@Robert in SF: Again, I think this is wrong. Evolution as a theory began as a method of explaining how population genetics change over time. The problem is that about 5 minutes after you start wondering how a flower came to be pink instead of red, you have to start wondering how the plant’s DNA came to be changed over time. And as soon as you take that leap, you are officially in the land of cellular and molecular biology. DNA itself is not alive, but for the Theory of Ev to be true, DNA must have somehow “evolved” (obviously). In other words, exploring the question of how the first strand of DNA came to be and how that DNA was first encased in a cell wall is certainly in the realm of evolutionary biology in may people’s minds.

    This may seem like hair-splitting, but it is important for people who learned black-and-white high school/college biology, which is split along certain lines (i.e. last semester I took evolution, now I’m taking genetics, next semester I take cell bio), to recognize that the idea of evolution to many people includes the idea of how life first started. That helps explain where some of the evolution/creationism controversy comes from.




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  41. ed says:

    Anyone else see a pattern? After Dr. Paul’s well documented pandering to shithead racists, Jewaphobes, homophobes, and batshit looney paranoids, why wouldn’t he also shoot for the evolution denialists?




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  42. Tano says:

    @jay:

    Evolution as a theory began as a method of explaining how population genetics change over time.

    No. Evolution as a theory predates any knowledge of genetics. Evolution as a theory began as a method to explain the patterns of similarities and differences in physical characteristics seen between species.

    exploring the question of how the first strand of DNA came to be and how that DNA was first encased in a cell wall is certainly in the realm of evolutionary biology in may people’s minds.

    Thats true. The origin of life is not outside the scope of evolutionary biology. The membrane-wrapped DNA system – the cell – is the form that survived the selective pressures of the early environment.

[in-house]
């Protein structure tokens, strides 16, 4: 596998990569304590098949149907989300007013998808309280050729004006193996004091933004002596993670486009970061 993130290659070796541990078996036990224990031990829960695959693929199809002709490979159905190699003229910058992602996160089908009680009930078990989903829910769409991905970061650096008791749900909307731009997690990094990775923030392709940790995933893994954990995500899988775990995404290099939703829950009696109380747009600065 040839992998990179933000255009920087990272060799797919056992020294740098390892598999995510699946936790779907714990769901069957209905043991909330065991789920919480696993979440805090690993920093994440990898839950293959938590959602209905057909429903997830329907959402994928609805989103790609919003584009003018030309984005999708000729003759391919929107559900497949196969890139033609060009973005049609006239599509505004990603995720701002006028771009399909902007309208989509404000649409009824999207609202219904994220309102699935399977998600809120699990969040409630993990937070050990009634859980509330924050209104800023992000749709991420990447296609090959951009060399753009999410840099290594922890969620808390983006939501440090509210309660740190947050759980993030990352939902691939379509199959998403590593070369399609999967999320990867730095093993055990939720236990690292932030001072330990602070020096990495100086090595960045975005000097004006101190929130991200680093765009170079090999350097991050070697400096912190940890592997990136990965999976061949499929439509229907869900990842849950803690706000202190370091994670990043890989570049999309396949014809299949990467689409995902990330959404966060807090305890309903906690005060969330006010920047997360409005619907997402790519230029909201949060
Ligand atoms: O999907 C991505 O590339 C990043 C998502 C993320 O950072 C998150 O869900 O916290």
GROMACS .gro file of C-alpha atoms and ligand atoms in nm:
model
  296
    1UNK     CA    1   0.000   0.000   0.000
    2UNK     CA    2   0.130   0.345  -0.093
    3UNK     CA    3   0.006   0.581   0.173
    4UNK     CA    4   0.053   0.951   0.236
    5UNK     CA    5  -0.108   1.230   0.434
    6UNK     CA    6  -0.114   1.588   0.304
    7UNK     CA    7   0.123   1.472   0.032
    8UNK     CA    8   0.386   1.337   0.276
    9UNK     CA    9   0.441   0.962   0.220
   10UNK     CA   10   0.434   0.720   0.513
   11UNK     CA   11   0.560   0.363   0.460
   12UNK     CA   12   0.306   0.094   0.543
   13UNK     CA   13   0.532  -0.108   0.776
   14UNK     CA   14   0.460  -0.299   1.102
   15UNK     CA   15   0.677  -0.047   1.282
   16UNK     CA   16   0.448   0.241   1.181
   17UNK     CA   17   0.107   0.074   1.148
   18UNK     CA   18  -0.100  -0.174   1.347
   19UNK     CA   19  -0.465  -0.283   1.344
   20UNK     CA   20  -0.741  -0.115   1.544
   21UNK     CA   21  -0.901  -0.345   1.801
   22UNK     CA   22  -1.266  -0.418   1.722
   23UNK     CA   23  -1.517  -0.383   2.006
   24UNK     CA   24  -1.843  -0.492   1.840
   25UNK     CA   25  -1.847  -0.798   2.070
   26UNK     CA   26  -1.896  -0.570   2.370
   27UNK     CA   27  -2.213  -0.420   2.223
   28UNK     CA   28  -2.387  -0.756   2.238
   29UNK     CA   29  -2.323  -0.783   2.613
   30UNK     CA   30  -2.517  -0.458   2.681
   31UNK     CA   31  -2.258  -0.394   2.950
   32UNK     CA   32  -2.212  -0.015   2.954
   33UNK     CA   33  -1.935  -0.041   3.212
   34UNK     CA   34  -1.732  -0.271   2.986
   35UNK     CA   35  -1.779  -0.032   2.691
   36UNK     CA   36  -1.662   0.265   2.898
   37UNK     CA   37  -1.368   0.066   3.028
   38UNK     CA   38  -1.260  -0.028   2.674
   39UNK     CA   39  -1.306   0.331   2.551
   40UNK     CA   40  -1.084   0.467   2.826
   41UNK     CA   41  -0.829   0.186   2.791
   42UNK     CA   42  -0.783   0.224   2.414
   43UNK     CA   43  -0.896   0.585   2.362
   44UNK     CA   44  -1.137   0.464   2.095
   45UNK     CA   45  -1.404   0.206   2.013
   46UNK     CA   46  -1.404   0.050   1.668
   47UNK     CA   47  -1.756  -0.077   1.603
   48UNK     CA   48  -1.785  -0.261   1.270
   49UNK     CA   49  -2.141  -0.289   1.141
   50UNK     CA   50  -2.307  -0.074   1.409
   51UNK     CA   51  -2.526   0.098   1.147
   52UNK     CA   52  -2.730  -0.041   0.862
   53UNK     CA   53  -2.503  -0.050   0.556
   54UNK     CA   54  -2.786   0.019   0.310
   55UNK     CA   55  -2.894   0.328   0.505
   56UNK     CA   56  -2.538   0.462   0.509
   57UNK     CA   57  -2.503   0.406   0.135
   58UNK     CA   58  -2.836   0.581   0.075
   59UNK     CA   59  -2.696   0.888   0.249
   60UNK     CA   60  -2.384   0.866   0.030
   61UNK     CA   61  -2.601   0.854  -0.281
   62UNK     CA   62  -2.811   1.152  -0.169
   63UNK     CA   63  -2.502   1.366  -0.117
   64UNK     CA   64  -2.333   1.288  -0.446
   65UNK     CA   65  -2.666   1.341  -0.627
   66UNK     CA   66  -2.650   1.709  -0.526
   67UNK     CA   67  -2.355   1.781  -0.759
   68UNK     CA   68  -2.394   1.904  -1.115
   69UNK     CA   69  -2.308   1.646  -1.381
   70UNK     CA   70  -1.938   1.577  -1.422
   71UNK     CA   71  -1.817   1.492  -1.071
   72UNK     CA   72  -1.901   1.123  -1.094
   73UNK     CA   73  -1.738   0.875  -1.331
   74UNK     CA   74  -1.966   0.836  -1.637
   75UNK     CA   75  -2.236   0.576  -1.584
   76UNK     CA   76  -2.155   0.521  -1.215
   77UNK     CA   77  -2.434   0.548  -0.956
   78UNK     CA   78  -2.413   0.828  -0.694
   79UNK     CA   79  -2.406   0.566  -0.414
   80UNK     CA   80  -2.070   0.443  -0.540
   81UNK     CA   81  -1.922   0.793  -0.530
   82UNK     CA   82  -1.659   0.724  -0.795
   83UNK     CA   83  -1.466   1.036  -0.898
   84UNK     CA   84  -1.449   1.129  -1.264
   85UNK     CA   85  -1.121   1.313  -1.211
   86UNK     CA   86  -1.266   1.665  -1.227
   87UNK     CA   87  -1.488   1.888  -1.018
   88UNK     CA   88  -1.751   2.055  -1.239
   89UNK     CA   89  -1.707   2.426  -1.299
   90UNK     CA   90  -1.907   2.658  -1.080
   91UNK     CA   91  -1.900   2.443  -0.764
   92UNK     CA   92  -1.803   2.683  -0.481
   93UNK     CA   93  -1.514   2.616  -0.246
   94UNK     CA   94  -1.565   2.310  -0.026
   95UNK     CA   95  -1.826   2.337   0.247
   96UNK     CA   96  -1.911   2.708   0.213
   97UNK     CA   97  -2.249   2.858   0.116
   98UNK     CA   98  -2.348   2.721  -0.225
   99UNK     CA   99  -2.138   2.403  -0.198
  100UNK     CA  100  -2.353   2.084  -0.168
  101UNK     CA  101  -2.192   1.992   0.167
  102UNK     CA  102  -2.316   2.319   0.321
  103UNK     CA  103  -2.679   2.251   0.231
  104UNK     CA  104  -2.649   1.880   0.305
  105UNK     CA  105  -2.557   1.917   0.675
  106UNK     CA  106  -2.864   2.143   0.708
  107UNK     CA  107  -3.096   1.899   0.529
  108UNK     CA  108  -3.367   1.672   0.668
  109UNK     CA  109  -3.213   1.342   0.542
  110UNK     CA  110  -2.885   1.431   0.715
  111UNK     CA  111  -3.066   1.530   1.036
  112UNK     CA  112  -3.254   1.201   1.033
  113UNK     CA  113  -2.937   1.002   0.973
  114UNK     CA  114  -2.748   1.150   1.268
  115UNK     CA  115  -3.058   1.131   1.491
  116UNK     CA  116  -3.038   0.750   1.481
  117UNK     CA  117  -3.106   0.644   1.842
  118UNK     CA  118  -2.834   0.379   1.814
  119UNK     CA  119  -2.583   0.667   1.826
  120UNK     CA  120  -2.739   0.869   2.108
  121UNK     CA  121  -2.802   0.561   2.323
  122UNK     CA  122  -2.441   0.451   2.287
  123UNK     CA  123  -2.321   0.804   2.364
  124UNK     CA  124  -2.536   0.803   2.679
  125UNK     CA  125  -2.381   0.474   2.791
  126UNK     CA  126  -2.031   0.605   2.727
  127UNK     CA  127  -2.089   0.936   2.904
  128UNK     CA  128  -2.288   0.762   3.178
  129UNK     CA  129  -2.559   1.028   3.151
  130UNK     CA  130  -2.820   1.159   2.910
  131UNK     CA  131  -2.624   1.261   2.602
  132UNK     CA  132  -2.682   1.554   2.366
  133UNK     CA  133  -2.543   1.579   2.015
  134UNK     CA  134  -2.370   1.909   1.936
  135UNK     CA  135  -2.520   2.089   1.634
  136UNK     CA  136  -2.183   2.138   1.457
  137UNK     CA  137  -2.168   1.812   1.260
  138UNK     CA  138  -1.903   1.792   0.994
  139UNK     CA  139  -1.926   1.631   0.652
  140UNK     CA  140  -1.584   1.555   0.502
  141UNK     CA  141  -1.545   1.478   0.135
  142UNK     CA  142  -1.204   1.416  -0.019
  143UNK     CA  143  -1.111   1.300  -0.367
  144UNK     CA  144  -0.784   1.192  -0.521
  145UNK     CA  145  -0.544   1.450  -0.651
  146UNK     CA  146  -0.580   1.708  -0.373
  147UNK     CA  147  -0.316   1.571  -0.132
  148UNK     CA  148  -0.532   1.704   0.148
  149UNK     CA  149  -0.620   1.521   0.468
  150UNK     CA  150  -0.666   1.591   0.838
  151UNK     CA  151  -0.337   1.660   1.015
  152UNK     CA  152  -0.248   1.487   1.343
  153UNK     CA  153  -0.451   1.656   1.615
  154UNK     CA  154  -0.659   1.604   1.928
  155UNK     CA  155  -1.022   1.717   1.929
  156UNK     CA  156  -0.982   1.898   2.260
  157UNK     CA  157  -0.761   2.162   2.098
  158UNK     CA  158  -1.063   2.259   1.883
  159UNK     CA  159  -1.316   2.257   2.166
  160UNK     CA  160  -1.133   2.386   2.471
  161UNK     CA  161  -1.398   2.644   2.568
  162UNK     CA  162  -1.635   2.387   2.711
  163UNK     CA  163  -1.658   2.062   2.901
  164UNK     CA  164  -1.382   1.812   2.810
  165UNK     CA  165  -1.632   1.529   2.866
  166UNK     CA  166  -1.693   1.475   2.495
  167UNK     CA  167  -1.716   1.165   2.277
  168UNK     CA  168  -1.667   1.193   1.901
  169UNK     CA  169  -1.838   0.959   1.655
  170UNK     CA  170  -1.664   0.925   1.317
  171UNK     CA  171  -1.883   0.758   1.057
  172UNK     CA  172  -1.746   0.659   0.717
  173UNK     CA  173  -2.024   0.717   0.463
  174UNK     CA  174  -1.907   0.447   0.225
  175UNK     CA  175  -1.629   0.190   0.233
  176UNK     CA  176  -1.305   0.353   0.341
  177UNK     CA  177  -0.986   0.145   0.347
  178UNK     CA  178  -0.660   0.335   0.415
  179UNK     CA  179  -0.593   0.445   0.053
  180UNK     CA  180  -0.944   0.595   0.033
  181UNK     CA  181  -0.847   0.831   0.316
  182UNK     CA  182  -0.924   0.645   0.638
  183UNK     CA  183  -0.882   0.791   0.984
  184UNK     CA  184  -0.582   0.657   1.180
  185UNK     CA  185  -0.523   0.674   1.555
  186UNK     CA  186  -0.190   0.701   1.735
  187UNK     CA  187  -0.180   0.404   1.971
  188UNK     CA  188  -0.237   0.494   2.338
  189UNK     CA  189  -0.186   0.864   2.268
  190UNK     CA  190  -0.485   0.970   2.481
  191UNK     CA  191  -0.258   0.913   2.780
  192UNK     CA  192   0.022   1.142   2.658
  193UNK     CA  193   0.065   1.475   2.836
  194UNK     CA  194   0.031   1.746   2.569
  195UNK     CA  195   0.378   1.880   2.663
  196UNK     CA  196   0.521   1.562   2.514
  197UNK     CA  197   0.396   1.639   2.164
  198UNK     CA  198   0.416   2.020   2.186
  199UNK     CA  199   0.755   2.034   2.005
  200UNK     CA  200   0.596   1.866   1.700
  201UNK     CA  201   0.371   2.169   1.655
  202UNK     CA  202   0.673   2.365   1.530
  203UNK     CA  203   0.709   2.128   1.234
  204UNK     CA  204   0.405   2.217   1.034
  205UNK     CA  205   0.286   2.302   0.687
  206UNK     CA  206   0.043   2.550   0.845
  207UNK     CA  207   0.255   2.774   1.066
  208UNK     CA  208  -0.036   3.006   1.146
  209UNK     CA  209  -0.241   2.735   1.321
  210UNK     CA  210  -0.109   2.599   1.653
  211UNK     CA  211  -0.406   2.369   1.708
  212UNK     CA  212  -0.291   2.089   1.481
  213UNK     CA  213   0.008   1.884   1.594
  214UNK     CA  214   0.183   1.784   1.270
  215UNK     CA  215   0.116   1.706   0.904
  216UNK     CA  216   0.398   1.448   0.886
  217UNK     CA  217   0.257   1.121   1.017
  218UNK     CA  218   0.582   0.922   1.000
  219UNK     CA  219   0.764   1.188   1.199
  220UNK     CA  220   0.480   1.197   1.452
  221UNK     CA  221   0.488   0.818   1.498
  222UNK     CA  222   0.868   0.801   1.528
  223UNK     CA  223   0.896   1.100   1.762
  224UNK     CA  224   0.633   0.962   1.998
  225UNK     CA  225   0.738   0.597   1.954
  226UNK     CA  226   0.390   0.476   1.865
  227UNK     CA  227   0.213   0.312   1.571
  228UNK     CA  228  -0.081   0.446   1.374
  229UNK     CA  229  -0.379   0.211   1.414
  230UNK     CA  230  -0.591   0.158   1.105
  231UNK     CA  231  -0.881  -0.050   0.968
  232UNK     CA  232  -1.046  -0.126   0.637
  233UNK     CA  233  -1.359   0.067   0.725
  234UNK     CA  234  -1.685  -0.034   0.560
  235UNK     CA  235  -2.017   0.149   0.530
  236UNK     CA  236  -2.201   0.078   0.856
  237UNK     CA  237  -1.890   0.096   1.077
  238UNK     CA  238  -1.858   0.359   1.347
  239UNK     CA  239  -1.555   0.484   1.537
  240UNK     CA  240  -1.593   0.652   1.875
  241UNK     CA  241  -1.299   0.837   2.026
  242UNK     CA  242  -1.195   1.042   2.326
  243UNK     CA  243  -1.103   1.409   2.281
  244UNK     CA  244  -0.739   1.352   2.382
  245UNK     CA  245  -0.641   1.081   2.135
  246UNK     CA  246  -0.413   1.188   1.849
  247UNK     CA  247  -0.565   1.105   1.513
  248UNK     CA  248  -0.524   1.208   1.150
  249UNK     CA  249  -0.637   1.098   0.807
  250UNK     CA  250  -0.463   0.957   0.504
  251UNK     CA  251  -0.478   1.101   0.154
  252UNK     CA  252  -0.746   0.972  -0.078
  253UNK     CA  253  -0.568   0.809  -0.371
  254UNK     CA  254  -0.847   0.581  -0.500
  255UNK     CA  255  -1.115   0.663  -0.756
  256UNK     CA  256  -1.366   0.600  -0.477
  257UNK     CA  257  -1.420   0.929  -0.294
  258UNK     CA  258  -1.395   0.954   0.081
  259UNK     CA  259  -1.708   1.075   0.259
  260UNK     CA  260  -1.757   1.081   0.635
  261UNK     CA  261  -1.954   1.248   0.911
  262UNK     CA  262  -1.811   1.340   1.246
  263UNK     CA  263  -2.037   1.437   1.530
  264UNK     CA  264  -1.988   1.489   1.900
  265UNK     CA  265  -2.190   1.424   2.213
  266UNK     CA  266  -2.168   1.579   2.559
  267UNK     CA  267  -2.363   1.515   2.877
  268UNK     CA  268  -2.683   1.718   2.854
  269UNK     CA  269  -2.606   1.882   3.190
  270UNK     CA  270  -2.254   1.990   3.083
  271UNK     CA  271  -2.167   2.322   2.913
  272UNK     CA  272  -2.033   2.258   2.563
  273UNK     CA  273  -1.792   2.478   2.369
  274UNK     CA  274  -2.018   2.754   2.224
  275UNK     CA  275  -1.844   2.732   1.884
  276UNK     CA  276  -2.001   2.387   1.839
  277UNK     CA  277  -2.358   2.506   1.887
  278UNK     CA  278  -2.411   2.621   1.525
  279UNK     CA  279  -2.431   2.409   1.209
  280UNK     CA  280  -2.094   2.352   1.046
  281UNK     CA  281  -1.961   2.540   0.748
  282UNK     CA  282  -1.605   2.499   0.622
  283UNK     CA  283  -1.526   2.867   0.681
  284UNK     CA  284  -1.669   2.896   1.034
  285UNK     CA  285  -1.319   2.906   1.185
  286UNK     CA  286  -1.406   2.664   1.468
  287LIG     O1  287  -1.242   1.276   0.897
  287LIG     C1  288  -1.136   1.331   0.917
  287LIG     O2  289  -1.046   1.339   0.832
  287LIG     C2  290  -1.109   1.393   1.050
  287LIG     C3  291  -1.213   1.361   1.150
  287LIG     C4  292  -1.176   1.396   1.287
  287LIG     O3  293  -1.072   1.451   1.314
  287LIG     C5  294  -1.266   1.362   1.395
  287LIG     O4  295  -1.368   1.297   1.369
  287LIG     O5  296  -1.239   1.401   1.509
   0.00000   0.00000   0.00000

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  43. Tano says:

    @Robert in SF:

    The modern practice of medicine most certainly follows the scientific method….observe, propose, test, adapt…

    That is roughly approximate to the scientific method, but it is not the same thing. The “propose” step, for the scientist, is to formulate a novel generalization that explains the otherwise-incomprehensible phenomenon in front of them in a way that links it to other known phenomenon. The “propose” step for a physician is merely to choose one well known category or another (to make a diagnosis) into which the phenomenon in front of them (the disease) fits.

    The one is a creative step leading to new knowledge about a class of phenomena. The latter is simply fitting a new case into an established order.

    Its like the difference between writing a new law, or going through a trial to determine if a particular person is guilty relative to an existing law.




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  44. sam says:

    @jay:

    Evolution as a theory began as a method of explaining how population genetics change over time.

    That’s not quite right if it be taken to mean the Darwin (we are talking about Darwin, right?) knew about Mendel — he didn’t. (One of the really great “What-ifs” in history.)

    Moreover, we need to make a distinction between evolution and the theory of evolution (see my comment on gravity and theories of gravity above). Evolution (as a description of a change in animals over time) was fast becoming an undisputed fact in Darwin’s time, and his was only one theory of the mechanism of evolution (see Lamarck).




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  45. G.A.Phillips says:

    Sigh….




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  46. Tano says:

    @sam:

    Evolution (as a description of a change in animals over time) was fast becoming an undisputed fact in Darwin’s time, and his was only one theory of the mechanism of evolution (see Lamarck).

    I don’t dispute the general gist of your remark – it is true for example, that Lamarck had an evolutionary theory, and a classification of species to go with it, 50 years before Darwin’s Origin. But I would not say that evolution was “fast becoming an undisputed fact” in Darwin’s time. It remained the interest of a very small fringe until after Darwin published. Only then was there an aggressive effort to persuade biologists and the public. I don’t think one could really say that it was seen as undisputed fact, even amongst biologists, until well after Mendel’s work became known, and the two theories were synthesized in the 1920s and 30s.

    And, of course, amongst the general population, we still have quite a ways to go.

    Given that it is nearly 500 years since Copernicus and we still say that the sun rises and sets…..




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  47. george says:

    Given that it is nearly 500 years since Copernicus and we still say that the sun rises and sets…..

    Oddly enough, given General Relativity its just as accurate to say the sun revolves around the earth as to say the earth revolves around the sun. The math, however, is much, much easier if you use the sun as the reference frame rather than the earth (well, actually a point just outside the sun, and its slightly more complex than even that, but you get the idea).

    The distinction was important in Newtonian Physics, with his absolute reference frame – one the “Laws” which has turned out to be wrong (another example of why science doesn’t talk of laws any more, just theories … in science, law is just another word for theory).